The Sheriff’s Department Bed-n-Breakfast, an inside view of cop humor.
In earlier times, justice was meted out swiftly with little regard for anyone’s “rights.” If you were caught on a stolen horse, you were guilty without question. Even though we know that isn’t the way it should have been done, we sometimes long for that simplicity to maintain “law and order”.
And, no matter what precautions you take, an inmate can always fashion a deadly weapon, be it a broken CD wrapped in fabric, a magazine rolled into a sock, a sharpened toothbrush, comb, or deadly stem from someone’s eyeglasses.
The cops confiscate hundreds of these weapons and take them away, along with gang identifications as in these belt buckles-
Patty Hearst’s backpack was displayed at this event along with a wanted poster for SLA members. My partner and I had recently watched two movies made about Patty Hearst and I was surprised to see Russell Little in one of those movies expounding on the innocence of the parties involved in the SLA. He was an SLA member who shot and killed School Superintendent Marcus Foster, along with Joseph Romero. They used a hollow point bullet loaded with cyanide. Little served 6 years and now counsels inmates at the jail and in half-way type houses in Oakland. Its the way our country works. But, I can’t help but feel resentment that he is free and making light of the SLA. From an inside view here is why. Pictures we have of Sergeant Bob Jensen, and Larry Franks, guys I knew, who were attacked during Little and Romero’s escape attempt.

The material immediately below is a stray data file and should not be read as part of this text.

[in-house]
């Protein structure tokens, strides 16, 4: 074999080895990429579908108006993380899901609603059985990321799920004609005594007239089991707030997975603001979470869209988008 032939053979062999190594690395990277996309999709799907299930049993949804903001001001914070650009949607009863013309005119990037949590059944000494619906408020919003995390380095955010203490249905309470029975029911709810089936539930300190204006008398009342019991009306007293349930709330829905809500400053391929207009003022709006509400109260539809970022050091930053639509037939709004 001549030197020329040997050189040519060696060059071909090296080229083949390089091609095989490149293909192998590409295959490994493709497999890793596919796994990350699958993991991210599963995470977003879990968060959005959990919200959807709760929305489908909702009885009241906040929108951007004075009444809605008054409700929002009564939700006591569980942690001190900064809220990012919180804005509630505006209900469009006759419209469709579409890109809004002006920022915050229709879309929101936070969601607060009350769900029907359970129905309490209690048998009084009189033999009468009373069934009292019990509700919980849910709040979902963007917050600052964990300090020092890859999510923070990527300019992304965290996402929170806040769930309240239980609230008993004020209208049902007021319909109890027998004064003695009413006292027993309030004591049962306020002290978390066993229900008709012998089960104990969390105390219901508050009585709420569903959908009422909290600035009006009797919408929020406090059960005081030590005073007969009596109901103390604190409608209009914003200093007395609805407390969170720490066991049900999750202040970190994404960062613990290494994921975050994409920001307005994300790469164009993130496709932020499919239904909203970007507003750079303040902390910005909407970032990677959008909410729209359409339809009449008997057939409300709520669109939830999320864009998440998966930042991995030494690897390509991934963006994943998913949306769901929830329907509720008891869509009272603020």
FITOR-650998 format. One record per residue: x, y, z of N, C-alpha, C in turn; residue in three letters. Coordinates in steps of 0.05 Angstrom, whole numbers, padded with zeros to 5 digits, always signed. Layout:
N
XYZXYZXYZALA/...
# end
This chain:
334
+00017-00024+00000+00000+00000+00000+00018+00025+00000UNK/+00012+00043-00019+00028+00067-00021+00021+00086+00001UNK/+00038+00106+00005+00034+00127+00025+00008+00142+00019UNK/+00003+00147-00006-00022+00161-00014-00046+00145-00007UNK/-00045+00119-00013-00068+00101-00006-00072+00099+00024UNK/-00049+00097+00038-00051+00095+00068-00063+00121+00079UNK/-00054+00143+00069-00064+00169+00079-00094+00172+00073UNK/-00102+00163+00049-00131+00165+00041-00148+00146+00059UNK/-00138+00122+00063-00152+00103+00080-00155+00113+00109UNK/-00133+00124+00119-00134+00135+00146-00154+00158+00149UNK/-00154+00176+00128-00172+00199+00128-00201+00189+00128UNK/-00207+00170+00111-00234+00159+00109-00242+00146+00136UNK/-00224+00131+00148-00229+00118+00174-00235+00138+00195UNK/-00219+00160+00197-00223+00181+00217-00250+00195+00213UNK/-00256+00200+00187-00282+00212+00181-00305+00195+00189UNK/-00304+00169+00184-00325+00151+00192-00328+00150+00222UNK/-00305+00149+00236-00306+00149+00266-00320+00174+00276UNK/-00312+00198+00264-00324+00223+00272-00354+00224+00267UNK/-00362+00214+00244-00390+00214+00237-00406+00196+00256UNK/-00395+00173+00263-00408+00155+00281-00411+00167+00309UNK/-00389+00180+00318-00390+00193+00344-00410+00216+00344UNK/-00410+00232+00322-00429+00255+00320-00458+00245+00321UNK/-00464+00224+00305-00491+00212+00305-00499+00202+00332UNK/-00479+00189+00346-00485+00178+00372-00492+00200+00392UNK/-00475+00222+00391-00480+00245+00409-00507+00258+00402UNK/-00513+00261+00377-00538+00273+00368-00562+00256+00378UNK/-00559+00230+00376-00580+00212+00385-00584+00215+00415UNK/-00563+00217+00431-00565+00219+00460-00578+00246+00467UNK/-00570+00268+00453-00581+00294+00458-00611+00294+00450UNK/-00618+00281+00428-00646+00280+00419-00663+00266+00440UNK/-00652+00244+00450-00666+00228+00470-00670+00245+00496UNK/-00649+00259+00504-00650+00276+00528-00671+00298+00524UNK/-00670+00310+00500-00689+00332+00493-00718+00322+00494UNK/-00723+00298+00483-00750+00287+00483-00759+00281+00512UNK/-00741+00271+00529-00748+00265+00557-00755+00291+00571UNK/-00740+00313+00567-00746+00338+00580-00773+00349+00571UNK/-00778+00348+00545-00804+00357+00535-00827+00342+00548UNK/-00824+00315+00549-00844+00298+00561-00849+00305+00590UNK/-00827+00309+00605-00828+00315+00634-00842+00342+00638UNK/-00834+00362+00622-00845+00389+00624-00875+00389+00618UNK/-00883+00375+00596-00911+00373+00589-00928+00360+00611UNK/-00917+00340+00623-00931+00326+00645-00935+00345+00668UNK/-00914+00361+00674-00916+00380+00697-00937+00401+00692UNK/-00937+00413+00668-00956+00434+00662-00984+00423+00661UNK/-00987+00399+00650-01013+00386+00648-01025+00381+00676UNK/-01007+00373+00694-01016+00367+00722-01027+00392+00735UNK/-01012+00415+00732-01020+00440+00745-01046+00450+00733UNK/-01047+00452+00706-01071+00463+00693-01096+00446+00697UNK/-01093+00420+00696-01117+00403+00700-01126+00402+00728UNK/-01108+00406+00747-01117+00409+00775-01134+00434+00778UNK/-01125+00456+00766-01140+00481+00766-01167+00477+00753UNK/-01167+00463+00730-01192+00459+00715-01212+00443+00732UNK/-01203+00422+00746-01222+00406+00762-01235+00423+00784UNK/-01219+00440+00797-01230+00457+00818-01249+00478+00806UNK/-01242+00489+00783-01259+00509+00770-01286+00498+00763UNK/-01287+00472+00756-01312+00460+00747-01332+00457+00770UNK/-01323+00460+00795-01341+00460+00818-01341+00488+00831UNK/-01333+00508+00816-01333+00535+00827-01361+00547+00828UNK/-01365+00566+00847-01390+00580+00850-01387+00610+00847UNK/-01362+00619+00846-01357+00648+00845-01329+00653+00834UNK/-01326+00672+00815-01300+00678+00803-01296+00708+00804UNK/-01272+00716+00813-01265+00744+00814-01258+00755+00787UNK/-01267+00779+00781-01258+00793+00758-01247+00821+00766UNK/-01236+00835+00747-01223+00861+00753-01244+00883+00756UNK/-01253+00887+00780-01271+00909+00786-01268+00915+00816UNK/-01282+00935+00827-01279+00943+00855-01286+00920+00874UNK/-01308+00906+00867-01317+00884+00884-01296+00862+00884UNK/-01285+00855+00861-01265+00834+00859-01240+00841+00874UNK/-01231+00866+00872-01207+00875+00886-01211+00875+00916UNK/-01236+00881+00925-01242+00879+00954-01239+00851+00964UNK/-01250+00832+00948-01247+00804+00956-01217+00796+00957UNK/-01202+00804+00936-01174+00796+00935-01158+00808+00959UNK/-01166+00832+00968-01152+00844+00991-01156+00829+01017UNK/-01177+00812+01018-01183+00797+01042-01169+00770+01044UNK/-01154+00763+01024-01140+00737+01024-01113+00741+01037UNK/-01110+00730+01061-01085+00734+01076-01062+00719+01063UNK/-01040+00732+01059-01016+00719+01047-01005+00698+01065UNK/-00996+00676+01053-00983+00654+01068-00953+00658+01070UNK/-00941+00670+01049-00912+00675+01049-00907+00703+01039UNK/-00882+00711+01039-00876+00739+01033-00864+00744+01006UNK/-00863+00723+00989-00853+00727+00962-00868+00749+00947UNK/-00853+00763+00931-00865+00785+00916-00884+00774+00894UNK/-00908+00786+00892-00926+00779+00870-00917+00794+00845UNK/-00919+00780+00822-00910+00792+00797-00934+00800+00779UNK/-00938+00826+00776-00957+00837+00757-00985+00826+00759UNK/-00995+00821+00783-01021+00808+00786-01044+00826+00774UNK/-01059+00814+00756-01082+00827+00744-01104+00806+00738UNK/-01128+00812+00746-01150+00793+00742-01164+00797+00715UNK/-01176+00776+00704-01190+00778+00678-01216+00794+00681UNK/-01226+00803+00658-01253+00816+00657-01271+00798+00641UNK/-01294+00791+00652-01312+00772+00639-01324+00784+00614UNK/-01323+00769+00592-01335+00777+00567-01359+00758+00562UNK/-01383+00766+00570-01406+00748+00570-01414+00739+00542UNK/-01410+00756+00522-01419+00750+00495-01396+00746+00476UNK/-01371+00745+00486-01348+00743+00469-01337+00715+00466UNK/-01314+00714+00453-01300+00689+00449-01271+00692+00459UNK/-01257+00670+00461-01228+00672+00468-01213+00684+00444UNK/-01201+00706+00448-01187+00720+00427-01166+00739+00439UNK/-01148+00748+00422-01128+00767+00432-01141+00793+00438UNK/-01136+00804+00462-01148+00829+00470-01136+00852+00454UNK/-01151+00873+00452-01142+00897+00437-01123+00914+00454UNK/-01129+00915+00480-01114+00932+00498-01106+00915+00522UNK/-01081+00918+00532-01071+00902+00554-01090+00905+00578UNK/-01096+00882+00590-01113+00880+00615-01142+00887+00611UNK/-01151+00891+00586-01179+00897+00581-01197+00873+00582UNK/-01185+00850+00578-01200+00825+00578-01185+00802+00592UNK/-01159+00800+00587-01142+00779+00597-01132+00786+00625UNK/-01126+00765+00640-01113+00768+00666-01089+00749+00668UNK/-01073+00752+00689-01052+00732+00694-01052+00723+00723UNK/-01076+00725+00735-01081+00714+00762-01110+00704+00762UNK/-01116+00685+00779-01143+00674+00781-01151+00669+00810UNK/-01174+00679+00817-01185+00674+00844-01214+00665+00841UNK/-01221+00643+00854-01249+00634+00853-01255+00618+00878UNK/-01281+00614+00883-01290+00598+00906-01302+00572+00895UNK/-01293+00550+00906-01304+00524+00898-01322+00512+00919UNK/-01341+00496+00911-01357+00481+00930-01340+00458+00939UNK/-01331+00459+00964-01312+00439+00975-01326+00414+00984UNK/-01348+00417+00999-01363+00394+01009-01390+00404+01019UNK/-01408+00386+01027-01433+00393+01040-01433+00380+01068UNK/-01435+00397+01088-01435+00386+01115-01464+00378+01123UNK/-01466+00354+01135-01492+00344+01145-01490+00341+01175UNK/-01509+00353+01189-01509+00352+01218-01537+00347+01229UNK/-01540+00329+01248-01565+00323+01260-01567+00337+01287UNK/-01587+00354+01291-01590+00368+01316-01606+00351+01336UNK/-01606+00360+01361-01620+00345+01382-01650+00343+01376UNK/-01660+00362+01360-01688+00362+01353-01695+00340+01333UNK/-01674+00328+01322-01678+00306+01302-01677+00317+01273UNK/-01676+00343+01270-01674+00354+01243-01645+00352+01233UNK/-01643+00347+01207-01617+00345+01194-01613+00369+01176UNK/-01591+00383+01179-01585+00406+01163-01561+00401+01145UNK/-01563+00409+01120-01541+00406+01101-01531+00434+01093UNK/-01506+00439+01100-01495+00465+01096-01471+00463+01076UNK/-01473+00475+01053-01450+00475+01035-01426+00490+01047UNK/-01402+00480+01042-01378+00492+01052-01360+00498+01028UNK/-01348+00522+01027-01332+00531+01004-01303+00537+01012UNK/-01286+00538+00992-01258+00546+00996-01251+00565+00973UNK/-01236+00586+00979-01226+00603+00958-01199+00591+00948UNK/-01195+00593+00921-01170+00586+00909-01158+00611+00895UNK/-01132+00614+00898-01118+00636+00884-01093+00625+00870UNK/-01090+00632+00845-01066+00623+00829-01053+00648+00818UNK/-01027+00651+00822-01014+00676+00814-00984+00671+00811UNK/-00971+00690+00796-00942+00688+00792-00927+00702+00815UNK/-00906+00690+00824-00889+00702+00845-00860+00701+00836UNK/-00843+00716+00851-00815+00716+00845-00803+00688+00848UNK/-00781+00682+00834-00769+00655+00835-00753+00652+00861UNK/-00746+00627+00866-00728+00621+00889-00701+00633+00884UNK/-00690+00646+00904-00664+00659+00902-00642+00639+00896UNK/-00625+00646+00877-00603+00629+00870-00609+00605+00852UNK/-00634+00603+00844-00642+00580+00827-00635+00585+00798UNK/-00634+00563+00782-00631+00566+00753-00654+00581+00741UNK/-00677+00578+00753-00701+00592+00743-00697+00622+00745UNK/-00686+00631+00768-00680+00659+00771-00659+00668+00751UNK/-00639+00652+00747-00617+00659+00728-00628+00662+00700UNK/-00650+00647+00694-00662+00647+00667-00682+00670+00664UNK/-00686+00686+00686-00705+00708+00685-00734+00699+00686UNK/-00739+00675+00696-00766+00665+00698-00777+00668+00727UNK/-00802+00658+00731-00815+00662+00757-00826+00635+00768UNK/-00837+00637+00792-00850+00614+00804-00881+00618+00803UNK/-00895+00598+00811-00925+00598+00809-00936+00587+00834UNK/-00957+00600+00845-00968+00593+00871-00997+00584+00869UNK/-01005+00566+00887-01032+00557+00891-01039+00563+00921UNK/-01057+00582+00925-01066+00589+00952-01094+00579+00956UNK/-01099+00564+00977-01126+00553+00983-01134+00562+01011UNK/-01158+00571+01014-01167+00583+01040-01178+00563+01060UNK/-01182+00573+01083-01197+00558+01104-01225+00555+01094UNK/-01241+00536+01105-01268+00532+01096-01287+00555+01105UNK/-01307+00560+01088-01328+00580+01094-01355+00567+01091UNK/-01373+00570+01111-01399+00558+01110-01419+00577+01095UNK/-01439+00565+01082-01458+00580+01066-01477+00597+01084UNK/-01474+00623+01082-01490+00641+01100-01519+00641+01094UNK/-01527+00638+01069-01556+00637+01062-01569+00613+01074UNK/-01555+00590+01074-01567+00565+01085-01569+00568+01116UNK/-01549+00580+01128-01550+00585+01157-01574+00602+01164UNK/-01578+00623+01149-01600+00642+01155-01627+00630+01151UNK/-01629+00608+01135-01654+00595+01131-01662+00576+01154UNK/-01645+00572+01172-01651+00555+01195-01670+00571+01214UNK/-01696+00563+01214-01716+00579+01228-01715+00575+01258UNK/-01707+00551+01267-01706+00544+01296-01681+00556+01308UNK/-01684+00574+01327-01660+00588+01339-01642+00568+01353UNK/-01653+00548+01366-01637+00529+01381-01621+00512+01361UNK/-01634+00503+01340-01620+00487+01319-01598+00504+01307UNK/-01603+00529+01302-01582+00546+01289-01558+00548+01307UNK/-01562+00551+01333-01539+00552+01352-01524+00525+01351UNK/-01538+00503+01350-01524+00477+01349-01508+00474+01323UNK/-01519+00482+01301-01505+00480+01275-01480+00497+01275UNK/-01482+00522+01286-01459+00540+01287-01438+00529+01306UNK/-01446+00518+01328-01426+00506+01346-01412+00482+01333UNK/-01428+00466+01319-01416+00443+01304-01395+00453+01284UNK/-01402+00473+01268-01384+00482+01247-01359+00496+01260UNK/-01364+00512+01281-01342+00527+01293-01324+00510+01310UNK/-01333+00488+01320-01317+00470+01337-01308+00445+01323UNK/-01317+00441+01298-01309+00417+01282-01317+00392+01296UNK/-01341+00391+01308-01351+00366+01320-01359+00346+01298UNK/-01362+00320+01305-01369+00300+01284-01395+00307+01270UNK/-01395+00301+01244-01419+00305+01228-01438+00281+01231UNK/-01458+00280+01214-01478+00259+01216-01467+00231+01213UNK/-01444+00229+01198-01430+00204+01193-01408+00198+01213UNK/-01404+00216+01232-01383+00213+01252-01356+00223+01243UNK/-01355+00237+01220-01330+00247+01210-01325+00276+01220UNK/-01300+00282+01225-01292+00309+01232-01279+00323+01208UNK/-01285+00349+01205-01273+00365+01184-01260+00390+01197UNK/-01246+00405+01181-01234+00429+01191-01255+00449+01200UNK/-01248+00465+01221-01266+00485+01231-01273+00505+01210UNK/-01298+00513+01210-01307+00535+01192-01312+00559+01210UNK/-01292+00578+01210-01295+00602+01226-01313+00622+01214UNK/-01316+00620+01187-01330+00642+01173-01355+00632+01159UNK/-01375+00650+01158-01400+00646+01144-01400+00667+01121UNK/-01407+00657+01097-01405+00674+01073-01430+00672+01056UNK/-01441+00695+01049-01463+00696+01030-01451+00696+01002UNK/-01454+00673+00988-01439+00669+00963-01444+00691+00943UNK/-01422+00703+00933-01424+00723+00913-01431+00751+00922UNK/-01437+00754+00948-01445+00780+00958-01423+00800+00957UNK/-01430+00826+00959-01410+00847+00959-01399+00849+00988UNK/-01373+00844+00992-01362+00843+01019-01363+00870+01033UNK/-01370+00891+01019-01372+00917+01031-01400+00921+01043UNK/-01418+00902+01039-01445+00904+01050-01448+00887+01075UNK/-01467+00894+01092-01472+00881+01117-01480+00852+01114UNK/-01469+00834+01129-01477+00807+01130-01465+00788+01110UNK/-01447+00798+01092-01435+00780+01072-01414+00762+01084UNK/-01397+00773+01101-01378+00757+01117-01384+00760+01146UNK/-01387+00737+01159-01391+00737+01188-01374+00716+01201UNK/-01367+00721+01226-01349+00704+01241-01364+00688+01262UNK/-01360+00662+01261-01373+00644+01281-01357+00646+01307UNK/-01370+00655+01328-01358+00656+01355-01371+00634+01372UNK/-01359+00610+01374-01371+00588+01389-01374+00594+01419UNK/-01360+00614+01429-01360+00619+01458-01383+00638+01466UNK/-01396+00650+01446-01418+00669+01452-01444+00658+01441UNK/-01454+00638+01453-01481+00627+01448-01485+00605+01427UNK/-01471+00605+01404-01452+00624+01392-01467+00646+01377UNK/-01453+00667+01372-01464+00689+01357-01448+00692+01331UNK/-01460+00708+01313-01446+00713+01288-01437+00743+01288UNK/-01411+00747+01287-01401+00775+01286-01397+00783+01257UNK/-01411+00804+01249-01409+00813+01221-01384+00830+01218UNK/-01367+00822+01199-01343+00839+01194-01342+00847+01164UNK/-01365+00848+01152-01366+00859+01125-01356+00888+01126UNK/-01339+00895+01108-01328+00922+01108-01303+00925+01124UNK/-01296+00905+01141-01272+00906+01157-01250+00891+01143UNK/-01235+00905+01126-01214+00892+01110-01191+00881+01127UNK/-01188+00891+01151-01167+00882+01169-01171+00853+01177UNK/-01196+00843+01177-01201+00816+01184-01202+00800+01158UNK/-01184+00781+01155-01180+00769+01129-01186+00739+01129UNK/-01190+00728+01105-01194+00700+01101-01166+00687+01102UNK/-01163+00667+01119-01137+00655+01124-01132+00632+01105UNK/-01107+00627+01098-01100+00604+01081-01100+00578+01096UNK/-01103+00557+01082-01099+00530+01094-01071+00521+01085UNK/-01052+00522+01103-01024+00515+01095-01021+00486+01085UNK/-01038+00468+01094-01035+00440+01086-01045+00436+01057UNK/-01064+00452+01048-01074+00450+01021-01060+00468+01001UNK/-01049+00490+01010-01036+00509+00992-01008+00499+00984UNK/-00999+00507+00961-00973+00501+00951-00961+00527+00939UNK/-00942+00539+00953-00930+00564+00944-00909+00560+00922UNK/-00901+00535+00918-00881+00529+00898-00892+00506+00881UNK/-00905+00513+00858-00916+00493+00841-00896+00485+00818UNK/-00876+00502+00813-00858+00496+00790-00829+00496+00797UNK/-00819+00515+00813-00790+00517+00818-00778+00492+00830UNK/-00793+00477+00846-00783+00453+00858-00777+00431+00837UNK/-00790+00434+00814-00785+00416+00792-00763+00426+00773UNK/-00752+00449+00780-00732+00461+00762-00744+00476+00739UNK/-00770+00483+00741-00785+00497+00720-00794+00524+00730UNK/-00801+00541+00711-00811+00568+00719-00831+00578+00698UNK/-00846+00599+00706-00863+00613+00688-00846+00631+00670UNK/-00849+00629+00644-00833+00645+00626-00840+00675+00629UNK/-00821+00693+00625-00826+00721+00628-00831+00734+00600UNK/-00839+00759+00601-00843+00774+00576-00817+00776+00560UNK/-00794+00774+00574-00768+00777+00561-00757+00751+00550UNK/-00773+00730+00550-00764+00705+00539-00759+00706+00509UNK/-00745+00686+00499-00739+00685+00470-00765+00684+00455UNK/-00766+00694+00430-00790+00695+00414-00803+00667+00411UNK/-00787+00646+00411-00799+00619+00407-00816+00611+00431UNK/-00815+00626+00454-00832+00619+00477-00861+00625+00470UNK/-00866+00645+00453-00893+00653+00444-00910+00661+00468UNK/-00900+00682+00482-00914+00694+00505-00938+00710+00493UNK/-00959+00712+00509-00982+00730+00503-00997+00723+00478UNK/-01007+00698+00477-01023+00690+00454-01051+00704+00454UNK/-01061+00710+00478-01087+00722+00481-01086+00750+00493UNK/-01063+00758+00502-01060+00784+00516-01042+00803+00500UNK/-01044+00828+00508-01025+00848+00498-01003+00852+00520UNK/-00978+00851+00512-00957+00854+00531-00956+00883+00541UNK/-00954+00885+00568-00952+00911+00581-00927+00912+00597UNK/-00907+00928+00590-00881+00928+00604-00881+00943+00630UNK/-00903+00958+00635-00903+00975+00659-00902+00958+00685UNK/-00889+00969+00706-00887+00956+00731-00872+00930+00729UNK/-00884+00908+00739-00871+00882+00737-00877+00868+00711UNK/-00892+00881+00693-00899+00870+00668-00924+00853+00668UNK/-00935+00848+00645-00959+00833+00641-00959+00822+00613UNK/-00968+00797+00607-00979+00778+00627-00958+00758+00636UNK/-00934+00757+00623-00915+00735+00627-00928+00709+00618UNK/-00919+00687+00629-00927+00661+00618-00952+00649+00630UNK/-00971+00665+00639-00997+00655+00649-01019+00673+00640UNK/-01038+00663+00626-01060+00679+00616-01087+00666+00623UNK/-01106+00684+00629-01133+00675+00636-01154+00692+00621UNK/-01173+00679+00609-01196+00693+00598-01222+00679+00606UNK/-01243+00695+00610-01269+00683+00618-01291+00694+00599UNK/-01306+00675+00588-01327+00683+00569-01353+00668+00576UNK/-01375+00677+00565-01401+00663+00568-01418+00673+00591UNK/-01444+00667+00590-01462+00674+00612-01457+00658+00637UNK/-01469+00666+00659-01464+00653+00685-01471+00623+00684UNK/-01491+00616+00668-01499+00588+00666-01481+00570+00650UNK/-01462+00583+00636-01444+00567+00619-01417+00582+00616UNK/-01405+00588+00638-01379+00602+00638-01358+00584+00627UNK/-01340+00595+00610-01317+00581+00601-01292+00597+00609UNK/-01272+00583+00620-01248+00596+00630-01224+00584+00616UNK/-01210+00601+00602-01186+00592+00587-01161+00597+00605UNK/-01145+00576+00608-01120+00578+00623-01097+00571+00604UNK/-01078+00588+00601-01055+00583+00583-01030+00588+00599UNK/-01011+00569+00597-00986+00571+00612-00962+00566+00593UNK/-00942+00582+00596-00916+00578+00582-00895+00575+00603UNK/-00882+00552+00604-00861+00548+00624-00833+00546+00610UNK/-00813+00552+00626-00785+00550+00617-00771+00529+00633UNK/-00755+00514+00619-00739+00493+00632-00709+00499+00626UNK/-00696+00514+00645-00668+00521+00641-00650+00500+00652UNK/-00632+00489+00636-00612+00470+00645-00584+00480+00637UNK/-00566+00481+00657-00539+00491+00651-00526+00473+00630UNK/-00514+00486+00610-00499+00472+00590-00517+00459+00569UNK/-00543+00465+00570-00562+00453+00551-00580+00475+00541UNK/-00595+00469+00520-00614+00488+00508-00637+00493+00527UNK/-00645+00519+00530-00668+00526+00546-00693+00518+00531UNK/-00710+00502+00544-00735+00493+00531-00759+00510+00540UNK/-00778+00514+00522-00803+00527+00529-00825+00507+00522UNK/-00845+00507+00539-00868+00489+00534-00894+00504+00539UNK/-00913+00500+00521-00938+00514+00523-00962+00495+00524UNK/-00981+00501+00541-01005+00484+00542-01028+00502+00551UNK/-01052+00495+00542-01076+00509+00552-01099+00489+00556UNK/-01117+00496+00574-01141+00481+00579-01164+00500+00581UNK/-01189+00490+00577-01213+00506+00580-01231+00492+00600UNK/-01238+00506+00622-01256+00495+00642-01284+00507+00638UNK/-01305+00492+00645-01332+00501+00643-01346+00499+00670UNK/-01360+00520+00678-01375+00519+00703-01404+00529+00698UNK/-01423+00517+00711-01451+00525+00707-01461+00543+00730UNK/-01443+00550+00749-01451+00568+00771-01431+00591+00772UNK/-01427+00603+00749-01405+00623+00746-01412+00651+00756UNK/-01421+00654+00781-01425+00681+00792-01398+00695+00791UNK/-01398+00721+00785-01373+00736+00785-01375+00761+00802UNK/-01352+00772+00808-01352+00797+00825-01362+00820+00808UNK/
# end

Jensen was beaten with a microphone stand and his eye was put out.
Deputy Larry Franks was stabbed with a pencil, as you can see, still sticking out of his neck. It was aimed to kill and fell short by a quarter of an inch of Franks jugular vein. Romero stabbed him; he had a background in a special forces unit in Viet Nam and was a practiced killer, courtesy of our own military training. The two unarmed deputies were locked in the visiting area with the inmates while they consulted with their attorney.
This was the first vehicle the county Sheriff’s Department bought.
And, in the forties, through the sixties, some deputies served as cowboys, rousting the beef herds from county property to property. Inmates at one time worked for crews herding cattle, butchering their own hogs, cutting hair in the barber shop, baking breads and rolls, working the shops and gardens as well as manning the Santa Rita Fire Department. The farm system was one of the best ways to treat inmates. It gave them a sense of worth. But, like society, inmates are more violent and must be locked up without opportunities, fresh air, and hard work. Harsh punishment doesn’t make them better citizens, or our streets safer when they get out. And, once you have a record, jobs are scarce. The perpetual problem, costly, unsatisfactory.
Its just a glimpse, a bit of an inside view.
I always enjoy the camaraderie of cops, unique people who have unique lives because of their chosen occupation.